It’s been over nine years since my divorce. My now ex husband remained in our home until it was sold in a sheriff’s sale. I had moved into my own place with my youngest daughter. Within a short period of time,my oldest daughter moved back. I remember the first thing they did was to run up and down the stairs and then dance and twirl around the living room. And we laughed. There was peace and harmony. My ex moved out of state to be closer to his family. Within a few months, he met a woman with three young children. His family and I all feared for her, but no one wanted to interfere. Within a year or two, he remarried. I don’t know if I will ever re­marry again. Relationships terrify me, but I still hold out hope for a healthy relationship in my future. That fear of rejection is still there. In so many ways, I am much stronger. Stronger than I ever imagined I could be. In other ways, not so strong, and still somewhat emotionally fragile. Since my divorce, I got involved again in many volunteer and non profit organizations, and have given speeches and presentations. I’m an advocate for who or what I believe it. Just before my divorce was final, I went out with a coworker/friend to a singles mingles social. Through her friend I met my best friend. I was now beginning to build a social network and develop lasting friendships. I rarely date and have only had two involvements in all these years; I tried online dating and still was blind to the red flags. When they didn’t call after a first meeting, I still thought it must be me. As I got stronger, I got wiser. I want to trust a man, but it is hard to do. I am guarded and more cautious. I am now able to take a step back to process when they decide to suddenly walk away or stop calling.I ask myself, is there anything I can do about it. If the answer is no, let it go. It’s their stuff. I do know that I can’t stand to be around people yelling and arguing, whether it be family or other. I remove myself from the situation, and in my head, just keep saying to myself,shut up. The scars are still there. They cannot be seen, but they cut deep. Some think of abuse as physical violence. Abuse comes in many forms…physical, emotional, sexual, financial. I was a victim of them all. Through my job, I was required to attend domestic violence training. It was hard. Memories that I had tucked away in my mind, became vivid and just as painful as ever. But one thing was different. I was able to share with others and put a face on it. I was able to relate more to clients and help them make some difficult choices. I felt empowered. Two years ago,my former sister in law and I met for a visit with my mom. We remained close and she was my biggest supporter when I was married to her brother. She tried to convince me to leave him and stated that he has always been like this. She had a message to give me from him. He was now attending Church, and wanted to have my forgiveness. I didn’t believe her when she said he had changed.As we talked, I started to shake as I remembered. I couldn’t stop the visions. For the first time in my life, I couldn’t forgive, and would never forgive him. Any love I had for this man,died long ago. I feel a hatred towards him. And I’m not a hater. I don’t hold grudges and I forgive easily. But, I can’t. I hate that I lost me for all those years. I still beat myself up for not protecting my daughters. I put them through so much, because I was too afraid and too weak to leave. Now, I am woman,hear me roar.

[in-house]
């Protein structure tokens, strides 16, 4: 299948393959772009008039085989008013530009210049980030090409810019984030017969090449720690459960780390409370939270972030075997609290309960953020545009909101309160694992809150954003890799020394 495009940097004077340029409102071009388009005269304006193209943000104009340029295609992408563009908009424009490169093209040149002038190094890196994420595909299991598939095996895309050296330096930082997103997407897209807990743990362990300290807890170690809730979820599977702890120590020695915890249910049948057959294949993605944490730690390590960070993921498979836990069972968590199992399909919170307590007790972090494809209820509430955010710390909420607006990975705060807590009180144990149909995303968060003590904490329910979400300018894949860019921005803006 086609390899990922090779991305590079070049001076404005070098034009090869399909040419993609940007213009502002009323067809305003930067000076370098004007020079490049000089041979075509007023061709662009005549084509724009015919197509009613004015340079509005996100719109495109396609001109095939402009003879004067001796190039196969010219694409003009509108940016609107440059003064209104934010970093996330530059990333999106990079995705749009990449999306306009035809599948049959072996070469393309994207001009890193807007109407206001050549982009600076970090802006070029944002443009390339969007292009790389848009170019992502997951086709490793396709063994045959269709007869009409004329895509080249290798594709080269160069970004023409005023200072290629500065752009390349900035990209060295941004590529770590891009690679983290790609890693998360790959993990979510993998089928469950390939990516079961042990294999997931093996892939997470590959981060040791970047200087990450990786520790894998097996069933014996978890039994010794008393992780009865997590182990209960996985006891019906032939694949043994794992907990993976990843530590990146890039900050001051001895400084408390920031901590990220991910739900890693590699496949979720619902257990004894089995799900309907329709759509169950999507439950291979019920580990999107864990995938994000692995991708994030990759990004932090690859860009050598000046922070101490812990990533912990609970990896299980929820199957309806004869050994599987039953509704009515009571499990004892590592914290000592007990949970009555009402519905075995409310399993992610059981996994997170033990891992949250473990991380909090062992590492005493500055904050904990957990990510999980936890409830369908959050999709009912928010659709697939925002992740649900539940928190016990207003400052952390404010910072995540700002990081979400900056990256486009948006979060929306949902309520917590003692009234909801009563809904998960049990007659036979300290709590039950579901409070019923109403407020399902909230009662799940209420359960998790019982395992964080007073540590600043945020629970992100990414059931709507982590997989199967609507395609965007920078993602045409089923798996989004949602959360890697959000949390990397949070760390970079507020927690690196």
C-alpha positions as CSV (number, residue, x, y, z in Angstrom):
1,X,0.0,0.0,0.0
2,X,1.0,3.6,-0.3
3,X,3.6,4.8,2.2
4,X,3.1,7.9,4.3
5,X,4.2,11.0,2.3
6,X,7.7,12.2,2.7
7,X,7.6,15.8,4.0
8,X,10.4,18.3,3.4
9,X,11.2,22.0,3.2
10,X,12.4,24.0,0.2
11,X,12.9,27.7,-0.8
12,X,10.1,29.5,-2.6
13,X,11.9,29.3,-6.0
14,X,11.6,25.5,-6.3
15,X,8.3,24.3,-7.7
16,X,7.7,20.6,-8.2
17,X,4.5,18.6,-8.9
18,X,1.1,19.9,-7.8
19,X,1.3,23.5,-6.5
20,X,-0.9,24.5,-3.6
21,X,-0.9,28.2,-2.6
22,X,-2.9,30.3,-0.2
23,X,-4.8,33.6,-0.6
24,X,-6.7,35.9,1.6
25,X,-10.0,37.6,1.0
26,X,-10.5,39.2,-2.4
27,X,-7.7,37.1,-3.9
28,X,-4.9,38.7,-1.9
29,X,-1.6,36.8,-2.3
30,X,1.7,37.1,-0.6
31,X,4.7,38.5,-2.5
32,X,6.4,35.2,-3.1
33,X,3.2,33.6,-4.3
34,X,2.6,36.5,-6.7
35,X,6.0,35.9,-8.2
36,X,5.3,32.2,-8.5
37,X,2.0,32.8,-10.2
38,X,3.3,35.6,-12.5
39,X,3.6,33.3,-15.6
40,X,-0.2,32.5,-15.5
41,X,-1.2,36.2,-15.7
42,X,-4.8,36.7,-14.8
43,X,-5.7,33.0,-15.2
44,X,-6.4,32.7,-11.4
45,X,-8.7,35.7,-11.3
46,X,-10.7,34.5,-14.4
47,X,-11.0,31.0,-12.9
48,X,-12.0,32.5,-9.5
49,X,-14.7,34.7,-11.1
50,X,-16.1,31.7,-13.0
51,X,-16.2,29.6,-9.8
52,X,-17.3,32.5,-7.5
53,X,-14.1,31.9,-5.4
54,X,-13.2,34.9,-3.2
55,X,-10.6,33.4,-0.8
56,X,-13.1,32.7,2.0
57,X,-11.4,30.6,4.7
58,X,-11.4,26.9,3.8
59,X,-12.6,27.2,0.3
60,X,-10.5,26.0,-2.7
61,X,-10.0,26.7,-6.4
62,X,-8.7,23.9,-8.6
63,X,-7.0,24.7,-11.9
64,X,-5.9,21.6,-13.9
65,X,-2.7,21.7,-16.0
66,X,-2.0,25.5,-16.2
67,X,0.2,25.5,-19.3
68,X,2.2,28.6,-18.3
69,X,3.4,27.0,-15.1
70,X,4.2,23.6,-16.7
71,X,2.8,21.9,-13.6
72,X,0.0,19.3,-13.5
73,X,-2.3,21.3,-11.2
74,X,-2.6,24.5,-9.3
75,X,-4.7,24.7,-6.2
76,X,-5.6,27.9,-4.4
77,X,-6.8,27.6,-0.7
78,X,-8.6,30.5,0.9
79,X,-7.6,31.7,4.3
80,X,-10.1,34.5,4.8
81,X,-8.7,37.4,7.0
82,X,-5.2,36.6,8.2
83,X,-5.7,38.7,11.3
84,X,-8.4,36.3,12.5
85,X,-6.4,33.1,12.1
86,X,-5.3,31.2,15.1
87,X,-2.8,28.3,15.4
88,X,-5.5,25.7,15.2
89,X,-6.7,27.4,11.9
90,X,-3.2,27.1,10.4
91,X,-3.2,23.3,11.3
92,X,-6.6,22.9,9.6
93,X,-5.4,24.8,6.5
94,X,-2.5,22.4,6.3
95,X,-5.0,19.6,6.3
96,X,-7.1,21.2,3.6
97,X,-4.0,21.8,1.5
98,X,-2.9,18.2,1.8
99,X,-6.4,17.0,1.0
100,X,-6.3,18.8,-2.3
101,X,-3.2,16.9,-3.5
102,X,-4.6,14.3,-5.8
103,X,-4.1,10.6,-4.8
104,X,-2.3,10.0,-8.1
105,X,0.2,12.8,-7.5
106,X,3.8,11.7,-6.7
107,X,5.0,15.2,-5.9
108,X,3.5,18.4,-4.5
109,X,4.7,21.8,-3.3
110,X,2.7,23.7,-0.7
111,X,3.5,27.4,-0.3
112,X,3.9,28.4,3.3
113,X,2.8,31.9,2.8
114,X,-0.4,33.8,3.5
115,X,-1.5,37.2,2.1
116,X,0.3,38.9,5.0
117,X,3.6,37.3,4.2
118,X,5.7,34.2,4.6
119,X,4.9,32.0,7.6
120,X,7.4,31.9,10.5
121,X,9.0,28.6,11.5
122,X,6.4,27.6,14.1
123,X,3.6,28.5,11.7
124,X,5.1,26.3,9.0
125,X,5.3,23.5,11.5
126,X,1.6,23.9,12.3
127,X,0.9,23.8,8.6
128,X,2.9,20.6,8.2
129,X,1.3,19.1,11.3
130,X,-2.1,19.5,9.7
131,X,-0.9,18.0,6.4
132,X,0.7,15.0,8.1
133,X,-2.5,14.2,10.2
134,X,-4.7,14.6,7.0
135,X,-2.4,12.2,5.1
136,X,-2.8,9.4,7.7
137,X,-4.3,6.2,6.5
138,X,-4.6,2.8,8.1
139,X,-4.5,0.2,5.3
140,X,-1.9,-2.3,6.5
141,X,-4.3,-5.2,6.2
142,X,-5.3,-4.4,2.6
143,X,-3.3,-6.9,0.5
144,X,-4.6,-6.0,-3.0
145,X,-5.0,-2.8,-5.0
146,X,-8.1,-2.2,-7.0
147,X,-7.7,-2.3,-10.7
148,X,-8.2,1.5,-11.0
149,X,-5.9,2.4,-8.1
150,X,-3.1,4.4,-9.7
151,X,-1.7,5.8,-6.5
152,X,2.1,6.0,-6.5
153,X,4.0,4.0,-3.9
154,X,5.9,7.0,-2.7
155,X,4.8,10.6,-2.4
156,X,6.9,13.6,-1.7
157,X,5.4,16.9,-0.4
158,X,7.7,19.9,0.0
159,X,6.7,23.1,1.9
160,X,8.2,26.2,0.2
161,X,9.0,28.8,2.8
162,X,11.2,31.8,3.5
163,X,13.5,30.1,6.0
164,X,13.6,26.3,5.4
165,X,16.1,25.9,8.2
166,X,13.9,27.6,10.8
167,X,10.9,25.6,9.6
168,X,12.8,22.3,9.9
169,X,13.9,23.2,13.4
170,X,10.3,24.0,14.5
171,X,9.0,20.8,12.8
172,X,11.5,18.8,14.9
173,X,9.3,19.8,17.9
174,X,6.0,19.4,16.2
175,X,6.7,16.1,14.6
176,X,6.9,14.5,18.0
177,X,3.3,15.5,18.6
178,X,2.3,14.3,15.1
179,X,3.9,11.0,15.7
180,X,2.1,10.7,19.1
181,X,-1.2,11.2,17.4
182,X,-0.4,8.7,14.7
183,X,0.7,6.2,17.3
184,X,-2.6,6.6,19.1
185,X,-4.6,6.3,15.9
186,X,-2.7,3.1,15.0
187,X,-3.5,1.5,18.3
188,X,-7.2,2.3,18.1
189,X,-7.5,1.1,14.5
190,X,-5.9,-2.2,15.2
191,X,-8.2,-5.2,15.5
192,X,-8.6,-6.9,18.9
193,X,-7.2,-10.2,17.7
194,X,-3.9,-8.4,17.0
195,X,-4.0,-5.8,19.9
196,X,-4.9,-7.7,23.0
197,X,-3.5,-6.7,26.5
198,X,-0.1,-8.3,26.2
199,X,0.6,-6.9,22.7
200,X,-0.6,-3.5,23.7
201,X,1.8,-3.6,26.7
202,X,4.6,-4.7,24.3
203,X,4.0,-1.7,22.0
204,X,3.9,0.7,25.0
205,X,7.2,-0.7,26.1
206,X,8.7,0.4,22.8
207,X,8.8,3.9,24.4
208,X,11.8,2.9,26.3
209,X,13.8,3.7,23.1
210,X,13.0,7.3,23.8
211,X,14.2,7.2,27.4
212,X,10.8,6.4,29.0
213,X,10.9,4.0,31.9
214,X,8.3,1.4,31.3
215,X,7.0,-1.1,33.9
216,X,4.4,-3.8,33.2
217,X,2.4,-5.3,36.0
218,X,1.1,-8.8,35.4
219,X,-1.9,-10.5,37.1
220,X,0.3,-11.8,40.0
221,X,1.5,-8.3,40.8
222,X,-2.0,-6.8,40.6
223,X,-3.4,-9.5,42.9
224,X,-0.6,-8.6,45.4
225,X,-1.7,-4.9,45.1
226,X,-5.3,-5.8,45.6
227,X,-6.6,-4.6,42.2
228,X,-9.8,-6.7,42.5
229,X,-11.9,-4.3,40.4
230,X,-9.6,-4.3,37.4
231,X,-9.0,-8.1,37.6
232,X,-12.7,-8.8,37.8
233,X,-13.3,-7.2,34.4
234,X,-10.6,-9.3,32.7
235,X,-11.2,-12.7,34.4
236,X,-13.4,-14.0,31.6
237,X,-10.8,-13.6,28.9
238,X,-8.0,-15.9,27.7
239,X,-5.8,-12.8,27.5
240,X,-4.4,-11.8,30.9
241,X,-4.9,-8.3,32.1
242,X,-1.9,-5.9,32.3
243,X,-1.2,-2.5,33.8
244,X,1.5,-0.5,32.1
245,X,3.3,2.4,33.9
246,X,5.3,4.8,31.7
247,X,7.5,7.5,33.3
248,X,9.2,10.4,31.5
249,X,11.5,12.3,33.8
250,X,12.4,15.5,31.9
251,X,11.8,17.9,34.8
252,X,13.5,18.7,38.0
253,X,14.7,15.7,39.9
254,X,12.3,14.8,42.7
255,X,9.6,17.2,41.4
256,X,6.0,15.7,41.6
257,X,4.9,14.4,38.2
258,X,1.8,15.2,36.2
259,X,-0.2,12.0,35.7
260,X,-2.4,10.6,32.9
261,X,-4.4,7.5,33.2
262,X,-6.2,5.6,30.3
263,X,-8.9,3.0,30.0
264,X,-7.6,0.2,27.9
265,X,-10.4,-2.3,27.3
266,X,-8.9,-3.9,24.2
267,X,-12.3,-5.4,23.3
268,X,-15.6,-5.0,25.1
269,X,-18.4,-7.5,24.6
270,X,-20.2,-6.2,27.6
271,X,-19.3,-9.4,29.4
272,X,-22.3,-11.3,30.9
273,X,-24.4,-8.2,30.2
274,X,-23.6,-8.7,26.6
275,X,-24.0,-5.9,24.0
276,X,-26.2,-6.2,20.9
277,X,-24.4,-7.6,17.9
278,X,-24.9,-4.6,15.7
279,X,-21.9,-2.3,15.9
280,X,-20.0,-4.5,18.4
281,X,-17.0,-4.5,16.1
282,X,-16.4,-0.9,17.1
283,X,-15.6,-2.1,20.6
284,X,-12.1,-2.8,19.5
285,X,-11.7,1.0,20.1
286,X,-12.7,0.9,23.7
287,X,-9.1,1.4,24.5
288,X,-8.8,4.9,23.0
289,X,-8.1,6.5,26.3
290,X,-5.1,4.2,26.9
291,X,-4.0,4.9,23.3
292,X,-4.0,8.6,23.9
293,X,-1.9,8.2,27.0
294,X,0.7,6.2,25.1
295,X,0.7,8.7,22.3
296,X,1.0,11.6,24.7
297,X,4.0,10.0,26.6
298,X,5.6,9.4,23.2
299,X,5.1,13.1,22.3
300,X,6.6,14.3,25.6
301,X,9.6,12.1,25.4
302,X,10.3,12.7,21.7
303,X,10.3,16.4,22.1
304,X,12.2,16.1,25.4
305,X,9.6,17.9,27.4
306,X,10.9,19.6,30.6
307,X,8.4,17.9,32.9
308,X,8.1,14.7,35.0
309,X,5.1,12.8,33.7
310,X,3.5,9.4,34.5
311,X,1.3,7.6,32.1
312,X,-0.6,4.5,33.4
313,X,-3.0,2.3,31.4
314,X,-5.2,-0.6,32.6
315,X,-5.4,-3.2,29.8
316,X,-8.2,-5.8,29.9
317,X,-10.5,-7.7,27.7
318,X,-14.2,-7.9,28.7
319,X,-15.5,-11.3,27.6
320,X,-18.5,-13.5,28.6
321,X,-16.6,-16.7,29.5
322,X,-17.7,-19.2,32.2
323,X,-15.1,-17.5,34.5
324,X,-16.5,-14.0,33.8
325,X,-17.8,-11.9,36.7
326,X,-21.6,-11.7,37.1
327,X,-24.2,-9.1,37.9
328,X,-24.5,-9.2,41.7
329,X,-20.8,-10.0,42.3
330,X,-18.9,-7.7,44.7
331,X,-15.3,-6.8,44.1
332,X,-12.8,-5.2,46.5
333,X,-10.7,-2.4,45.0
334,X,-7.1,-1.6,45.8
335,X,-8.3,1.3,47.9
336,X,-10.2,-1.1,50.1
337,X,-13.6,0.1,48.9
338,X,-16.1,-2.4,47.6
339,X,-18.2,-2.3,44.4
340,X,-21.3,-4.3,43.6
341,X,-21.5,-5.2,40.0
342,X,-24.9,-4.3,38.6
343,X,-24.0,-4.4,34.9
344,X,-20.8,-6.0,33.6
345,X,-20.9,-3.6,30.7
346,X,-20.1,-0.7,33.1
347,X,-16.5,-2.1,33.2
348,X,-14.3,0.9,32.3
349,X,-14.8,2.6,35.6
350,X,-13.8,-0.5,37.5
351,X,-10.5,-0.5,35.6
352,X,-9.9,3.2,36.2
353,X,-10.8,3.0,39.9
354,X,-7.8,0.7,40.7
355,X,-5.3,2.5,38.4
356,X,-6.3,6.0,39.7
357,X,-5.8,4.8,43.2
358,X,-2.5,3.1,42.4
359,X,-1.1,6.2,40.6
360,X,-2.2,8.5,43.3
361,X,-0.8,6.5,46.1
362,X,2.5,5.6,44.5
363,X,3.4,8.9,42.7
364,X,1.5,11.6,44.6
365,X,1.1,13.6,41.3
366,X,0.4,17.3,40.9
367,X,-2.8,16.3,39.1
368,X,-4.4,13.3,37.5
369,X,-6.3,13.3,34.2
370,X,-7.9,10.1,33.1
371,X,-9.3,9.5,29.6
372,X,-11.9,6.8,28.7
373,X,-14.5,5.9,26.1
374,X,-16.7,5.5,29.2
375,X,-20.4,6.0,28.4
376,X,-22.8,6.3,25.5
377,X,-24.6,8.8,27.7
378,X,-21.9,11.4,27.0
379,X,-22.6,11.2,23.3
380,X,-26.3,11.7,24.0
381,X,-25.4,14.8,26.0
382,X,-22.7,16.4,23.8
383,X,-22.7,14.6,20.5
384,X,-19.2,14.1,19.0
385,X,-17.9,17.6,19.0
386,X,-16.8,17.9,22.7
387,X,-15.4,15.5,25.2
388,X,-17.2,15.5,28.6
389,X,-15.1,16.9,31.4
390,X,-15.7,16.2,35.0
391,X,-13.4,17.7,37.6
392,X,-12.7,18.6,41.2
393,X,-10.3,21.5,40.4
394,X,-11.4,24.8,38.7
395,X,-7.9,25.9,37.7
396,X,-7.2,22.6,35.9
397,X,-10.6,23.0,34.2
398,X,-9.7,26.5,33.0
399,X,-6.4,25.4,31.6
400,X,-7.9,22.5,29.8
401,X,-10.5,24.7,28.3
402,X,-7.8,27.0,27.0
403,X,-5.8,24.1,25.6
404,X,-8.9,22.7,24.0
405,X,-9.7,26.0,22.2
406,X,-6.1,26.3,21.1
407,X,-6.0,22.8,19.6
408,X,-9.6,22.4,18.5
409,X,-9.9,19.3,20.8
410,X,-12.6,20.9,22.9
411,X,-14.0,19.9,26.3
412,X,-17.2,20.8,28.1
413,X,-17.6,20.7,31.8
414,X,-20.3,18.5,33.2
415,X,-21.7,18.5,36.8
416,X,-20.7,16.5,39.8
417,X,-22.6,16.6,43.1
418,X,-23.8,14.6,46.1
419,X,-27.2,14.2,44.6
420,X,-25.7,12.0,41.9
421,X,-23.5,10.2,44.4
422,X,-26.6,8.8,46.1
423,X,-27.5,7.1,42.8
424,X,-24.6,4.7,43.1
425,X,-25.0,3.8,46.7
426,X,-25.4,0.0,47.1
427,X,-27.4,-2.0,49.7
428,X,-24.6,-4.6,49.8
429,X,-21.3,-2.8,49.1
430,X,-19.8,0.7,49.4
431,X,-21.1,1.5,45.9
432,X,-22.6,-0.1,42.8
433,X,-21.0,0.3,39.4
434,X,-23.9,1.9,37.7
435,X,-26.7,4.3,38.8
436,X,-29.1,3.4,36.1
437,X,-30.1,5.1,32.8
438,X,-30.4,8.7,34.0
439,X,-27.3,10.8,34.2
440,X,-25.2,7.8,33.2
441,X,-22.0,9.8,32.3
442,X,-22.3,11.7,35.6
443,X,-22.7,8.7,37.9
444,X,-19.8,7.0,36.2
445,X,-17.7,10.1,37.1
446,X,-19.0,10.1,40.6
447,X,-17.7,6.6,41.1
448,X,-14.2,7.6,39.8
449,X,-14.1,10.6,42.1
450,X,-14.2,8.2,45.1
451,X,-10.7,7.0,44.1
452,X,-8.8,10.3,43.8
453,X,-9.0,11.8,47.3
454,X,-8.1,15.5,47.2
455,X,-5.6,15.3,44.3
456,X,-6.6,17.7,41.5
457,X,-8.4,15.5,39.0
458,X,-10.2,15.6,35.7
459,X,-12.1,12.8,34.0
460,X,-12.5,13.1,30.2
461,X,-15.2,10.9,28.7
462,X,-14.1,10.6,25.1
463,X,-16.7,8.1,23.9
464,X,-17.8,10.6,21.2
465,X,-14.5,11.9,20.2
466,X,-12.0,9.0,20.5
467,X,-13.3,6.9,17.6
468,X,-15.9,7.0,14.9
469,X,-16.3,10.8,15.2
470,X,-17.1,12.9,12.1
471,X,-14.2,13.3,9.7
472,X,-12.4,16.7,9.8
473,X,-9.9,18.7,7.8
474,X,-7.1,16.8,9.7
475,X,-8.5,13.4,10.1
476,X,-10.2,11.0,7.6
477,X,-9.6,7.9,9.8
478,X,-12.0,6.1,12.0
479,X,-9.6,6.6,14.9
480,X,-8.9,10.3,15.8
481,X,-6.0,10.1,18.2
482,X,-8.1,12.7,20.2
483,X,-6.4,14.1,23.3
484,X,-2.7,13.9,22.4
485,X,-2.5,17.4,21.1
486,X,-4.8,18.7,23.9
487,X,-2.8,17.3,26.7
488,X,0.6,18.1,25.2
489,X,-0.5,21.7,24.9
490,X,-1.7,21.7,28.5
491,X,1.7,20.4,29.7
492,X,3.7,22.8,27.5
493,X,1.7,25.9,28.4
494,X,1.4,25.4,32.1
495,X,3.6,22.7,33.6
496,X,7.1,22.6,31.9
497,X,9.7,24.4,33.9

1:4 #2 Child Welfare Worker
Is there anything  about domestic violence you’d like to tell the world?

My parents divorced when I was 15, and my dad moved away. When my parents were together, I remember the yelling and the screaming. I can’ t hear my mom’s voice,only my
dad’s. He would say mean and hurtful things to her, and randomly would throw objects. To me,it was normal. Until one day, after my dad went to work, we quietly moved out of our house and into my grandparents. I was about 5. I was upstairs asleep when I was woken up to crashing and screaming. My dad showed up at their house, went into a rage, and broke through the front glass door, trying to get to my brother and I, and the police responding. They got back together and we moved to a new home. But the pattern continued for years. Dad was away on extended business trips. I was a teen when I found out that they kept separating. I blamed myself. I felt abandoned and rejected by the only man in my life. And with that came broken promises and lies. So, I subconsciously was drawn to men who promised me the world. I wore rose colored glasses. I learned that my dad was a charmer. It wasn’t until my parents married, that my dad started his abusive behaviors. My mom didn’t talk about it until she recognized the similarities between my dad and the men I chose. And it wasn’t until I was in counseling, that I recognized the pattern. I was choosing men who were like my dad. And when my marriages were threatened, it triggered my fears of being left alone. Being alone is okay and nothing to be ashamed about. Recognize the warning signs if you think you’re being abused, reach out and tell someone. You are not alone. If you suspect that someone is being abused,speak up! You may just be saving a life. Learn about about the cycle of violence and develop a safety plan if you need to leave immediately. Make copies of important documents, pack a bag if possible, and leave it somewhere safe. There are domestic violence hotlines and women’s shelters in undisclosed locations to keep your abuser from knowing your whereabouts, as well as trained domestic violence advocates and counselors who will accompany you to court for a PFA hearing or other criminal hearings that he may be at. The decision to stay or leave is yours. Just know your options and do the homework. Domestic violence doesn’t discriminate and it’s never acceptable. We have the power to stop it.

1:4 #2 The Child Welfare Case Worker